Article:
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Amazon employees across Europe protest ‘inhuman’ working conditions

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Amazon warehouse workers in several European countries took to the streets in protest this week over what they called “inhuman” working conditions.

In the U.K., Germany, Italy, and Spain, workers walked the streets holding signs reading “Treated like a robot at Amazon” and “We are not robots.” According to The Washington Post, some walked off the job, intentionally timing their protest for Black Friday, the busiest day of the shopping year.

“The conditions our members at Amazon are working under are frankly inhuman,” Tim Roache, general secretary of the GMB trade union in the U.K., said in a statement Wednesday.

“They are breaking bones, being knocked unconscious and being taken away in ambulances. We’re standing up and saying enough is enough, these are people making Amazon its money. People with kids, homes, bills to pay — they’re not robots.”

In May, a GMB Freedom of Information request revealed ambulances had been called to one Amazon warehouse in the town of Rugeley, England at least 115 times in a span of three years, according to The Guardian. Three of those calls were for maternity or pregnancy-related problems, and three were for “major trauma,” the outlet noted.

In total, GMB found ambulances had been called out to Amazon’s U.K. warehouses a total of 600 times in three years.

“Hundreds of ambulance call-outs, pregnant women telling us they are forced to stand for 10 hours a day, pick, stow, stretch and bend, pull heavy carts and walk miles — even miscarriages and pregnancy issues at work. None of these things happen in a safe, happy working environments,” GMB national officer Mick Rix told The Guardian.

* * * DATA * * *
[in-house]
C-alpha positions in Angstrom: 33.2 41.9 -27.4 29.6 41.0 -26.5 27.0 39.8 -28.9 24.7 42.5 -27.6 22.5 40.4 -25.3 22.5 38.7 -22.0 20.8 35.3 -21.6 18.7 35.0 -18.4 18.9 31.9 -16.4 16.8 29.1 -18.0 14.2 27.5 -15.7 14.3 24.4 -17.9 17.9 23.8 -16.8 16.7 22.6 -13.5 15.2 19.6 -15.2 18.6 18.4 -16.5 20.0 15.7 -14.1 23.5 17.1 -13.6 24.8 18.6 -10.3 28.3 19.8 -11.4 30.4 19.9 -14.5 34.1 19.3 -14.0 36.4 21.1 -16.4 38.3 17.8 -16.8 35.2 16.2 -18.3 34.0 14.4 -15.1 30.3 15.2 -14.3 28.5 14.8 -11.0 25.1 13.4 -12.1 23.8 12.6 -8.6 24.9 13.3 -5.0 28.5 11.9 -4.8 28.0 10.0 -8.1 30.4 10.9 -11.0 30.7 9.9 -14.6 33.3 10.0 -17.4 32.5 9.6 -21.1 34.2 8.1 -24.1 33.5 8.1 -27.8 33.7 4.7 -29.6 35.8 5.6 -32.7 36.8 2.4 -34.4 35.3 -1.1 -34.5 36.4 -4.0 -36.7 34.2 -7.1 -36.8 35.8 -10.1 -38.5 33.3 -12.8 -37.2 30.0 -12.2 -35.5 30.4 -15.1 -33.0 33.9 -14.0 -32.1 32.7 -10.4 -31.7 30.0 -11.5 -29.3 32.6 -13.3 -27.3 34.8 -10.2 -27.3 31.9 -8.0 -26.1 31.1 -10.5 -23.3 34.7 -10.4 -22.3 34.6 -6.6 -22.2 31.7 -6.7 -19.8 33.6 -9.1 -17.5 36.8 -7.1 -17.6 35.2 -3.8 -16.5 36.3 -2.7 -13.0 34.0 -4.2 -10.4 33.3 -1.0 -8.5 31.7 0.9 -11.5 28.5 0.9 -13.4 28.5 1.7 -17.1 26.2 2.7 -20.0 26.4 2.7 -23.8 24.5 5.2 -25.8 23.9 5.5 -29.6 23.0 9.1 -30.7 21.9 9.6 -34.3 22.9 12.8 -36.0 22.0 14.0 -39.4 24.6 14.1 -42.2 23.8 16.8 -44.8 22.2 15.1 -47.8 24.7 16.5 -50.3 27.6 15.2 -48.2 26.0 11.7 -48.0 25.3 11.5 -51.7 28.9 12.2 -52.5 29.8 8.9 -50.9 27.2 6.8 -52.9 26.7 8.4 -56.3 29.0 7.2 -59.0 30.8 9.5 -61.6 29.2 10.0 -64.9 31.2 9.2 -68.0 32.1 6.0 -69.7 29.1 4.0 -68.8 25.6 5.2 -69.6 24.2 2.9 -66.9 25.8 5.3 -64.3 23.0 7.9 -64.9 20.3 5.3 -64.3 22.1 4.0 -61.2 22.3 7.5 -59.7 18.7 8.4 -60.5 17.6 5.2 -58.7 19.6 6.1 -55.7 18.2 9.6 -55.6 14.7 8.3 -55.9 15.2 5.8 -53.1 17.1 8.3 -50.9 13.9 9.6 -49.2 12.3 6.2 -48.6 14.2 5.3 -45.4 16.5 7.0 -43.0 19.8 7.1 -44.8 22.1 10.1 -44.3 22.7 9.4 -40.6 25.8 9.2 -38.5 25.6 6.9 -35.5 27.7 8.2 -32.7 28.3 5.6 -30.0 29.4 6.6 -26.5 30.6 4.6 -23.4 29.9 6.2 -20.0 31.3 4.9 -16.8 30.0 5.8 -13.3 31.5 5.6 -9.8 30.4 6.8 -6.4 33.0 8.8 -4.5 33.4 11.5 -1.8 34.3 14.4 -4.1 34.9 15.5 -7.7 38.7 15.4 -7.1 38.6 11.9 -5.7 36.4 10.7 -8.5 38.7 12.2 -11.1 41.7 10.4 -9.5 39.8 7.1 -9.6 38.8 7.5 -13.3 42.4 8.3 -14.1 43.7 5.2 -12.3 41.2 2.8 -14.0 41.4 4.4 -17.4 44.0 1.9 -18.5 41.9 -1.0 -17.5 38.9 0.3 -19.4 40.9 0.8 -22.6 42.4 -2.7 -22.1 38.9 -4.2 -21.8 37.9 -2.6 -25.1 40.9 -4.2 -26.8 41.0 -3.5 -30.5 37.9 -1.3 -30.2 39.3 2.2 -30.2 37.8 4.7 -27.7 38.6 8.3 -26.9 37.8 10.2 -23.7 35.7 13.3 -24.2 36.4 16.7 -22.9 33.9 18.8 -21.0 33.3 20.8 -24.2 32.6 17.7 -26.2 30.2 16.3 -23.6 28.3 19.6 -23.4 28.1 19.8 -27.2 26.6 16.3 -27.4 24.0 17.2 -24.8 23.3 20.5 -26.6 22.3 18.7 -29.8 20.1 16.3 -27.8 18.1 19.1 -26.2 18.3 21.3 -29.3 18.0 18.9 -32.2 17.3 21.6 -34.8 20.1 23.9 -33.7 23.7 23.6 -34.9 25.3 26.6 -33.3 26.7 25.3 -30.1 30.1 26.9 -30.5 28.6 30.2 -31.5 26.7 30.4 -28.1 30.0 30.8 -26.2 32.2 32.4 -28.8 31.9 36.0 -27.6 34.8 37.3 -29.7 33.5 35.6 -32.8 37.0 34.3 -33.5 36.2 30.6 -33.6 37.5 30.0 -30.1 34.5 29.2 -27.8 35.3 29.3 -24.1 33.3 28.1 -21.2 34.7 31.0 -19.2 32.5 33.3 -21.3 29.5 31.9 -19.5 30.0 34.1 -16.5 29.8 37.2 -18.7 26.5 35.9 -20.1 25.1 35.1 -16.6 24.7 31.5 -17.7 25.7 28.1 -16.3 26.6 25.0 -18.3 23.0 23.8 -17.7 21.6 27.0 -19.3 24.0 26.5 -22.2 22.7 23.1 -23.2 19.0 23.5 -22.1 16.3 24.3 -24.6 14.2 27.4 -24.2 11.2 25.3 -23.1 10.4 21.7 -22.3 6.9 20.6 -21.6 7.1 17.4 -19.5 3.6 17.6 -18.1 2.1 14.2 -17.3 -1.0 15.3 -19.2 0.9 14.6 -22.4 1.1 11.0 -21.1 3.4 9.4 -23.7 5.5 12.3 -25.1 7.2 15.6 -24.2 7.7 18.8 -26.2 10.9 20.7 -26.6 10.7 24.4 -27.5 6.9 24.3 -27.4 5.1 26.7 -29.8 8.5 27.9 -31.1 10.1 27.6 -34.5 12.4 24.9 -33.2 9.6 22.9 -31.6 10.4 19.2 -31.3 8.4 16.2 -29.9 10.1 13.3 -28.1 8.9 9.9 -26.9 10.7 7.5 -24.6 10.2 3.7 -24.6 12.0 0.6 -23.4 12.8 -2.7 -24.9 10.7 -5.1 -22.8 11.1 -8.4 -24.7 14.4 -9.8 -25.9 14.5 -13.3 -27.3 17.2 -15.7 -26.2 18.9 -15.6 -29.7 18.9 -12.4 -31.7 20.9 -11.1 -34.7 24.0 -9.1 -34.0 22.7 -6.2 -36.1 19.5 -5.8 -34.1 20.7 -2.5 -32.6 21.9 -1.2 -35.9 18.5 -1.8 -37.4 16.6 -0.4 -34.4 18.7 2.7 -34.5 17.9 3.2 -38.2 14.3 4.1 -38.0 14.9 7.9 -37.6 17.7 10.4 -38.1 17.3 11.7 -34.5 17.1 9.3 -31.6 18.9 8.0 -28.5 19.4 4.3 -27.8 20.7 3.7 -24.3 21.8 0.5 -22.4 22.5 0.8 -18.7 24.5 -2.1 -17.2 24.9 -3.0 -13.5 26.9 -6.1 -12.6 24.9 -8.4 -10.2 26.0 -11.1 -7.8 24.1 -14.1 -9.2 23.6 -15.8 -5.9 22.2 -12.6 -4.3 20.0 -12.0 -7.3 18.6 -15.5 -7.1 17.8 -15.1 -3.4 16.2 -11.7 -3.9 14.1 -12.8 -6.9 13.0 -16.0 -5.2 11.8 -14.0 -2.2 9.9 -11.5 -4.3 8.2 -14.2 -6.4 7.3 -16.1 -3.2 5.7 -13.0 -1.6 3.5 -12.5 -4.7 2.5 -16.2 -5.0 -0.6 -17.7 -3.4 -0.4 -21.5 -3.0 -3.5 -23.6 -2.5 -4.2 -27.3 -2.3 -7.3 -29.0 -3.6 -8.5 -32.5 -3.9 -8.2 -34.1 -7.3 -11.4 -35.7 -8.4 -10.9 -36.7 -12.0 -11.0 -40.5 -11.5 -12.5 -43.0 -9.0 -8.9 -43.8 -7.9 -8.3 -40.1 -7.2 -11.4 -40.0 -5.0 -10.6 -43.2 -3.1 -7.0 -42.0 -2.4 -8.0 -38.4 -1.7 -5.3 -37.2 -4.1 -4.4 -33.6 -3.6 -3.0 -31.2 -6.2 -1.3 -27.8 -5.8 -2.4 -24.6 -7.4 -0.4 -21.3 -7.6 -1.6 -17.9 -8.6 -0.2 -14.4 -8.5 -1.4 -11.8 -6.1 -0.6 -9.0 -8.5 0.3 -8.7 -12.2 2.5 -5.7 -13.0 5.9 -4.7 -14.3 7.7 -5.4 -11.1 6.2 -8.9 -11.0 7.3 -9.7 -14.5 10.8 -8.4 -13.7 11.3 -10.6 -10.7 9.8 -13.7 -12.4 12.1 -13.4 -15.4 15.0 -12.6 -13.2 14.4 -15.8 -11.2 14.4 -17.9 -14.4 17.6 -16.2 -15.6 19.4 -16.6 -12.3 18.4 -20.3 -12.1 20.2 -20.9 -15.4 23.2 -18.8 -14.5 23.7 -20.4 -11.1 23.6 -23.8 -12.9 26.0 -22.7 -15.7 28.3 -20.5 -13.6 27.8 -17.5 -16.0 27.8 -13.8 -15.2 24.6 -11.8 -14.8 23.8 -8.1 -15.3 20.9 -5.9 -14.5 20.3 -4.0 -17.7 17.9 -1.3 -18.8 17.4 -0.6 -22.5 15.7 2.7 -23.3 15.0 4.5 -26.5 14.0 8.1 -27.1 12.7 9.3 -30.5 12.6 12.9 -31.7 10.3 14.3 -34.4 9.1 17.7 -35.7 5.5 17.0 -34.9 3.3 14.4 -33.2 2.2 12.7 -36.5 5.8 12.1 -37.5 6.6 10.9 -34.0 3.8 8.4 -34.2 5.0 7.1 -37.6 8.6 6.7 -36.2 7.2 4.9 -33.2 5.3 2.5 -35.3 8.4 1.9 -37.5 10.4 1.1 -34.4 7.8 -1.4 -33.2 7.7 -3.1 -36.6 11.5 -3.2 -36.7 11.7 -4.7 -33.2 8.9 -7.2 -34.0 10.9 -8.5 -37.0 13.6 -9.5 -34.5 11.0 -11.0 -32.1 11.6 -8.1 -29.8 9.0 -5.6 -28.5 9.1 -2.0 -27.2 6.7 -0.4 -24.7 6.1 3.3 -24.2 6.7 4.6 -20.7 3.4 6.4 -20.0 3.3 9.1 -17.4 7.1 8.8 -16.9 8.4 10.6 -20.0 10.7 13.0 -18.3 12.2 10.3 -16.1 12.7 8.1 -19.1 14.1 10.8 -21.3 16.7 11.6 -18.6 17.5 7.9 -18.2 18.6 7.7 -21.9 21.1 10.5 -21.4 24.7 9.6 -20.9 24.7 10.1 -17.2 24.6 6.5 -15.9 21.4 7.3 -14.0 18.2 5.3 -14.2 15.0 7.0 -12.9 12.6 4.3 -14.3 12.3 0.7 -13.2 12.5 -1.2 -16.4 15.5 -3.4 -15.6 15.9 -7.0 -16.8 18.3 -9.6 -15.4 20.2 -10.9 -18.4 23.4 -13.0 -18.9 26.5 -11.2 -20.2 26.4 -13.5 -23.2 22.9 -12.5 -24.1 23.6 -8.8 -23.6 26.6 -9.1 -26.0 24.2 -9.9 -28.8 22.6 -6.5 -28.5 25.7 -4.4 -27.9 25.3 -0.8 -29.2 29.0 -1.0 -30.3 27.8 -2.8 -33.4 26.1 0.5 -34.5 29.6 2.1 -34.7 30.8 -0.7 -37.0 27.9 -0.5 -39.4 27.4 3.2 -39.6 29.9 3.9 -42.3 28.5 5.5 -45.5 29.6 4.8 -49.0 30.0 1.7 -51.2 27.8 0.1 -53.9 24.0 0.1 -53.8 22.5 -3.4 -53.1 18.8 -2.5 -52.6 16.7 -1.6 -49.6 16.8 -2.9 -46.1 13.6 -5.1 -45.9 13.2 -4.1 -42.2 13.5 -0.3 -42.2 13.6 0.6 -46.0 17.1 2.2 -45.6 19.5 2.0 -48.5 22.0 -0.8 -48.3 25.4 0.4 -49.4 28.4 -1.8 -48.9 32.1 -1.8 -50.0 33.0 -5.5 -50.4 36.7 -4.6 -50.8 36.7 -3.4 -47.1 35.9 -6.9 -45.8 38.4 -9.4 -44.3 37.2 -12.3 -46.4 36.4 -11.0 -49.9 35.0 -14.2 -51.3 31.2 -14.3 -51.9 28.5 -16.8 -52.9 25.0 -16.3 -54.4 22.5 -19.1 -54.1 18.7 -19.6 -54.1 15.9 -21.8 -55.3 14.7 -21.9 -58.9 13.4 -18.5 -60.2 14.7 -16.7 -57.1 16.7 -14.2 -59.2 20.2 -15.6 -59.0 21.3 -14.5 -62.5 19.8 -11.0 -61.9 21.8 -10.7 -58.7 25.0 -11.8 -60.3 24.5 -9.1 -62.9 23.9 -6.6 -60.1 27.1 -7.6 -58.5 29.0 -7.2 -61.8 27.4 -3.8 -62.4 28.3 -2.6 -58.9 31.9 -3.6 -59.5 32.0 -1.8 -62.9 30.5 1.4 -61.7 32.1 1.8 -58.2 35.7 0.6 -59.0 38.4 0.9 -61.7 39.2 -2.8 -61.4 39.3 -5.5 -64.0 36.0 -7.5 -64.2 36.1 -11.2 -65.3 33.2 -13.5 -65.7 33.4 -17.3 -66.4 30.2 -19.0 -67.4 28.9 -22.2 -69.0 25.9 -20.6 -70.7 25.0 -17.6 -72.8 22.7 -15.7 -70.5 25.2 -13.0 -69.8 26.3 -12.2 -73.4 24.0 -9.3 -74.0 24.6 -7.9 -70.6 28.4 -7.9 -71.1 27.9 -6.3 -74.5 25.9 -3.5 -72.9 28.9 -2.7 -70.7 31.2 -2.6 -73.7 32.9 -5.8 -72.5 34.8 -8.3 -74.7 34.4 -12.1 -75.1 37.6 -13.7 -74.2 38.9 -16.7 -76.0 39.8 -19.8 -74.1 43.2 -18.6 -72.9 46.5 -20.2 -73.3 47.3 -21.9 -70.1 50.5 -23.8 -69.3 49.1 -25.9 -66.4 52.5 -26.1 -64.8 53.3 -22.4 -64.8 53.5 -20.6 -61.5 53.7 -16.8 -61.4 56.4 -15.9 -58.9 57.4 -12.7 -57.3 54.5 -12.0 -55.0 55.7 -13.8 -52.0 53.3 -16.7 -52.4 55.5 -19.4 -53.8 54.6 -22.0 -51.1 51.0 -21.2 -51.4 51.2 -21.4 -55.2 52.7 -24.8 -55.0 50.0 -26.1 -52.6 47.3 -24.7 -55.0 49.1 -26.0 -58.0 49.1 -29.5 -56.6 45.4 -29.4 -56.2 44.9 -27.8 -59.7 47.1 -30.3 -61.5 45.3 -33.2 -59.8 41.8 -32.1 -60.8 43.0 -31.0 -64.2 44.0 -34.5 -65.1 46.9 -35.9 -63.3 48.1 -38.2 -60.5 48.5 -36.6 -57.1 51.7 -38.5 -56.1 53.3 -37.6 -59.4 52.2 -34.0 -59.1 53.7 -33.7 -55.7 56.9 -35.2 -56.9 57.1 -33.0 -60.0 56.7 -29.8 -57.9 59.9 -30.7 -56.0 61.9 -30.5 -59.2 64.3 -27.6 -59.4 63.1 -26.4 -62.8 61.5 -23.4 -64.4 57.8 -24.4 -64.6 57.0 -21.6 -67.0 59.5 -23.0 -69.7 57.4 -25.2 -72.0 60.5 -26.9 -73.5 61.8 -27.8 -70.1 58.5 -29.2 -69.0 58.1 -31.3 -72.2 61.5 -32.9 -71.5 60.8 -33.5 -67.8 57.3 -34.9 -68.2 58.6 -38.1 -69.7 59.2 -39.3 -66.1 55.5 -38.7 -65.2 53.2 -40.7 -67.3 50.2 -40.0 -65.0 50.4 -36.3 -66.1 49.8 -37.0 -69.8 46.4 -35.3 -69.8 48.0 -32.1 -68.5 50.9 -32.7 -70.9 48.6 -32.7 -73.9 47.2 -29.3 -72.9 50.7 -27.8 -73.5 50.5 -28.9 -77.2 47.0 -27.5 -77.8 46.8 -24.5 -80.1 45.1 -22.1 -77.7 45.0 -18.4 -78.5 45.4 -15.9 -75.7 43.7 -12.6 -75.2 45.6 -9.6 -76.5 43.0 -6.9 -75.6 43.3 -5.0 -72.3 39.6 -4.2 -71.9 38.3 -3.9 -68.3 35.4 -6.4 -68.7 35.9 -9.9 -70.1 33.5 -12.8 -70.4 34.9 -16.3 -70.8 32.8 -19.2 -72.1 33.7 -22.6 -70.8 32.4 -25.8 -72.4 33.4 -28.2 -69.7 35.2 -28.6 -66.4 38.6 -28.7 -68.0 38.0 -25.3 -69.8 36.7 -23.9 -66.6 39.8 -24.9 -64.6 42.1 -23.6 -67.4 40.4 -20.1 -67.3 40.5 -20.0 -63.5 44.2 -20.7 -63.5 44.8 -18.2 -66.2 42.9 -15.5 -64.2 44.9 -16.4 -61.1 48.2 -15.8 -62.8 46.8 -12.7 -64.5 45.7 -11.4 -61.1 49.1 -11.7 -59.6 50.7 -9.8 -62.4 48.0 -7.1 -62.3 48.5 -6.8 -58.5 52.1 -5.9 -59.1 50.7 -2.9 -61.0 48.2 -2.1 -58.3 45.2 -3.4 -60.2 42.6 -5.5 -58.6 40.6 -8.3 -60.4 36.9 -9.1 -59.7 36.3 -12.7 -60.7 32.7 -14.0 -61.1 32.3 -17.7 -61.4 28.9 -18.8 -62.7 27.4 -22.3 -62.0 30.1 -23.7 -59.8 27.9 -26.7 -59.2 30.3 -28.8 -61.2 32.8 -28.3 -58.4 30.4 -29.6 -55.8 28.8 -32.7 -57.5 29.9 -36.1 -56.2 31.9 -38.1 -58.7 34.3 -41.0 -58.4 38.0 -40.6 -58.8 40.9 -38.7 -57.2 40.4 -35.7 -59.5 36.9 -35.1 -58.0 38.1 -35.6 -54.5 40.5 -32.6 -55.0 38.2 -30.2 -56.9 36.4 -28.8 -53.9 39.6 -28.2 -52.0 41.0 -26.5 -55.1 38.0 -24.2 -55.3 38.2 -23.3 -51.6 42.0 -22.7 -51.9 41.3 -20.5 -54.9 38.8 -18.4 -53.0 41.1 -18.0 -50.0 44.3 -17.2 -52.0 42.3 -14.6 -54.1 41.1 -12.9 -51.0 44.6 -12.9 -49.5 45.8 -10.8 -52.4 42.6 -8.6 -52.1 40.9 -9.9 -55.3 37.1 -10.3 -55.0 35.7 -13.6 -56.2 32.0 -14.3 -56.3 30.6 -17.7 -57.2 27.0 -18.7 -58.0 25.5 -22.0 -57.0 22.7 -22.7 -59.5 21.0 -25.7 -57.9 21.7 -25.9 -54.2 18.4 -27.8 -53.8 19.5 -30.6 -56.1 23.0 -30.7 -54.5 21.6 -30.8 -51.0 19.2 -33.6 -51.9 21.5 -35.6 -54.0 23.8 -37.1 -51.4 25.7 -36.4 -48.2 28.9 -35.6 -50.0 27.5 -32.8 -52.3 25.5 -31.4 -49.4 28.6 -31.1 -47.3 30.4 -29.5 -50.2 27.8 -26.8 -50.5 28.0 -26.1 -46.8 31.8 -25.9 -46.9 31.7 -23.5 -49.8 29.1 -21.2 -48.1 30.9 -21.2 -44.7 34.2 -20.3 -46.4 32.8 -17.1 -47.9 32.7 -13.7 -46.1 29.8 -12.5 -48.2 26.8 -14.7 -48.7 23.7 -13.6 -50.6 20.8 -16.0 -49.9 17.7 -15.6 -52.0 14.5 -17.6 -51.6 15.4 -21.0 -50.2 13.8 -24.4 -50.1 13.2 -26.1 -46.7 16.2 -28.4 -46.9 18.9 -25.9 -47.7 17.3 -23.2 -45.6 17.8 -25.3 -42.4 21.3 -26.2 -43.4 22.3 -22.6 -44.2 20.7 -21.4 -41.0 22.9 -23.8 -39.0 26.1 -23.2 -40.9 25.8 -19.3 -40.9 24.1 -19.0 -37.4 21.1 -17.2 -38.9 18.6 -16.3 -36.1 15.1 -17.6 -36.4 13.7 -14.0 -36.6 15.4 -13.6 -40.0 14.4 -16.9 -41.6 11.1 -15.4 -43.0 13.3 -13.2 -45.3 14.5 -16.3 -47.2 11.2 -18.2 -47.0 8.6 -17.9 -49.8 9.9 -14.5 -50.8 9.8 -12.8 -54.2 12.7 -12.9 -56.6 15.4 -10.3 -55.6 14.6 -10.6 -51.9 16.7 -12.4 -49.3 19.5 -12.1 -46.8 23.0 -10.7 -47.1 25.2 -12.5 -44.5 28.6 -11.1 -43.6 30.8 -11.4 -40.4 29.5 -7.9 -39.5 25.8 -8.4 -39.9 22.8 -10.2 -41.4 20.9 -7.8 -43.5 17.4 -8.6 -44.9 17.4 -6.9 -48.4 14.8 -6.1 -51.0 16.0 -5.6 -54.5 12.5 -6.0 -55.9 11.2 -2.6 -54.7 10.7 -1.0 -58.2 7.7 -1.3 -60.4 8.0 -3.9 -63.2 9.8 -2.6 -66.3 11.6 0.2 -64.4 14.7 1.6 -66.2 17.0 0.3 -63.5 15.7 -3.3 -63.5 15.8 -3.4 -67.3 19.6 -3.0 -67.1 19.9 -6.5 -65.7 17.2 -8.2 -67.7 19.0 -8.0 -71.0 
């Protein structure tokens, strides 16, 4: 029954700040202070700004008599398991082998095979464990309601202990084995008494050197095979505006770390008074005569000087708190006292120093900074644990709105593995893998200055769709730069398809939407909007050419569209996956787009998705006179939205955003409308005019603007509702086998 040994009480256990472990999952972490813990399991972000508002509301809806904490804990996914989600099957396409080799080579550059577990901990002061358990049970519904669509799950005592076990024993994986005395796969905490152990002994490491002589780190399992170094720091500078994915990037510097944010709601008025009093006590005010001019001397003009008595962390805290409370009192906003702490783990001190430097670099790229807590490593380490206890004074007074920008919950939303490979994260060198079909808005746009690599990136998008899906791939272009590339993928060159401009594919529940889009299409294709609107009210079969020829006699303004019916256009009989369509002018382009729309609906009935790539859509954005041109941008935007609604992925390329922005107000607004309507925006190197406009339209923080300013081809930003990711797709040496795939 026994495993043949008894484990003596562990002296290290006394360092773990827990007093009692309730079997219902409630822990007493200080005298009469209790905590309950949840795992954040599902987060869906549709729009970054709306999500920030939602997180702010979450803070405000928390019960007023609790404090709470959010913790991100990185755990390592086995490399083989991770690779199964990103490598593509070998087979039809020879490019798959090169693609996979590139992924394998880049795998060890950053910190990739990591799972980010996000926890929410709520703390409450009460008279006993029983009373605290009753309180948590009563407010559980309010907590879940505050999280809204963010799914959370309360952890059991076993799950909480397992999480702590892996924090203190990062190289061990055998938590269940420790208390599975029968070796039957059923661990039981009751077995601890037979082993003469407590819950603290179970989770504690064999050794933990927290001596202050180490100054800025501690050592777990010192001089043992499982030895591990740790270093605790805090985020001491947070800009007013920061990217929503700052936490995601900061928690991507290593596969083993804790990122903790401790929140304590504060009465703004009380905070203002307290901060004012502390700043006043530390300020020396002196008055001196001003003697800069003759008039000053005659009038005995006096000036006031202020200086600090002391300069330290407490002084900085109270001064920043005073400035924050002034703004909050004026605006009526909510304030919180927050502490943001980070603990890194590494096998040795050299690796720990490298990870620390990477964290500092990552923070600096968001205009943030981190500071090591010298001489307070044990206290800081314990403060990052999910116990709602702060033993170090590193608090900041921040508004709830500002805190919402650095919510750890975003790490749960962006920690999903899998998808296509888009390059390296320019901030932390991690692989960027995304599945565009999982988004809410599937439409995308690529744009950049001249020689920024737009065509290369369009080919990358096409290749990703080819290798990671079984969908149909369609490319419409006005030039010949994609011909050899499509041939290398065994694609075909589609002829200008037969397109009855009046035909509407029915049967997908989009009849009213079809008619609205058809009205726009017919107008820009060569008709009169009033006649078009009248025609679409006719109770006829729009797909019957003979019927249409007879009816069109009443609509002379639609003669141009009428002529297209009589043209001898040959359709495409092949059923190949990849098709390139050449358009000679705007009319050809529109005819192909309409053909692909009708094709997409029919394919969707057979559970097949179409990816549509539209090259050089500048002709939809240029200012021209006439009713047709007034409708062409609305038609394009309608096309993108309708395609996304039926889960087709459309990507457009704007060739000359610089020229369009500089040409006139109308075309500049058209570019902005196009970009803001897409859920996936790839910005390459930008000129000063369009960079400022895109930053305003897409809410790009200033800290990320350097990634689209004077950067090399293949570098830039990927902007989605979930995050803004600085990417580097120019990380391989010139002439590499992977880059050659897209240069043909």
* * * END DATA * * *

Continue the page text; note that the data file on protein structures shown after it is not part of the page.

Amazon officials say the the allegation fail to present  “an accurate portrayal of activities in our buildings.”

At the company’s San Fernando logistics center in Madrid, Spain, workers held their fourth major protest to demand better working conditions and increased pay, chanting, “We will not accept discounts to our rights.”

“This is our biggest pressure [action] to date,” Marc Blanes, a trade labor union official for CGT, told Spanish newspaper El Diario.

Amazon issued a statement in response to that protest, claiming, “Most of the employees on the morning shift today in the Amazon logistics center in San Fernando de Henares are working and processing customer orders.”

According to those leading the strike, however, at least 90 percent of the workers at the San Fernando facility had joined the protest. Only two people were left working the loading bay, Douglas Harper of the CCOO trade union confederation told the Associated Press.

“It is one of the days that Amazon has most sales, and these are days when we can hurt more and make ourselves be heard because the company has not listened to us and does not want to reach any agreement,” 38-year-old employee Eduardo Hernandez, who joined the strike, told AP reporters.

Workers at distribution centers in Rheinberg and Bad Hersfeld, Germany also staged protests Friday, demanding higher pay, the latest demonstration in a years-long trade union effort.

“We have a worldwide problem, a boss who wants to impose American working conditions on the world,” Frank Bsirske, head of the Verdi union representing Amazon workers, told The Local in Denmark. “It’s like going back to the 19th century.”

Workers gathered in front of the German publishing group Axel Springer, parent company of Business Insider, where Amazon CEO Jeff Bezos was set to receive a business innovation award this week, carrying signs that read “Make Bezos pay.”

Amazon employees from Italy, France, and Poland also joined the demonstration.

The Local noted Amazon, which has around 560,000 employees, reported a profit of around $3 billion last year alone.

The National Retail Federation expects more than 164 million people to shop between Black Friday and Cyber Monday, approximately the same number as in 2017. E-commerce sales, however, are expected to jump 15 percent this holiday season, as consumers ditch brick and mortar stores for online retail giants like Amazon.

According to Adobe, as of 10 a.m. Eastern Time on Black Friday, online spending had skyrocketed nearly 30 percent over last year’s totals. NPR reported online spending was set to reach $6.4 billion by the end of the day, with an additional $3.7 billion from Thanksgiving Day, one day prior.

Target and Walmart are making moves in response to that trend, to rival Amazon’s Prime two-day delivery incentive. Amazon, however, has not missed a beat, announcing recently that it would give Prime subscribers free same-day deliveryon even more items through the holiday season.

This blog was originally published at ThinkProgress on November 24, 2018. Reprinted with permission. 

About the Author: Melanie Schmitz is an editor at ThinkProgress. She formerly worked at Bustle and Romper.


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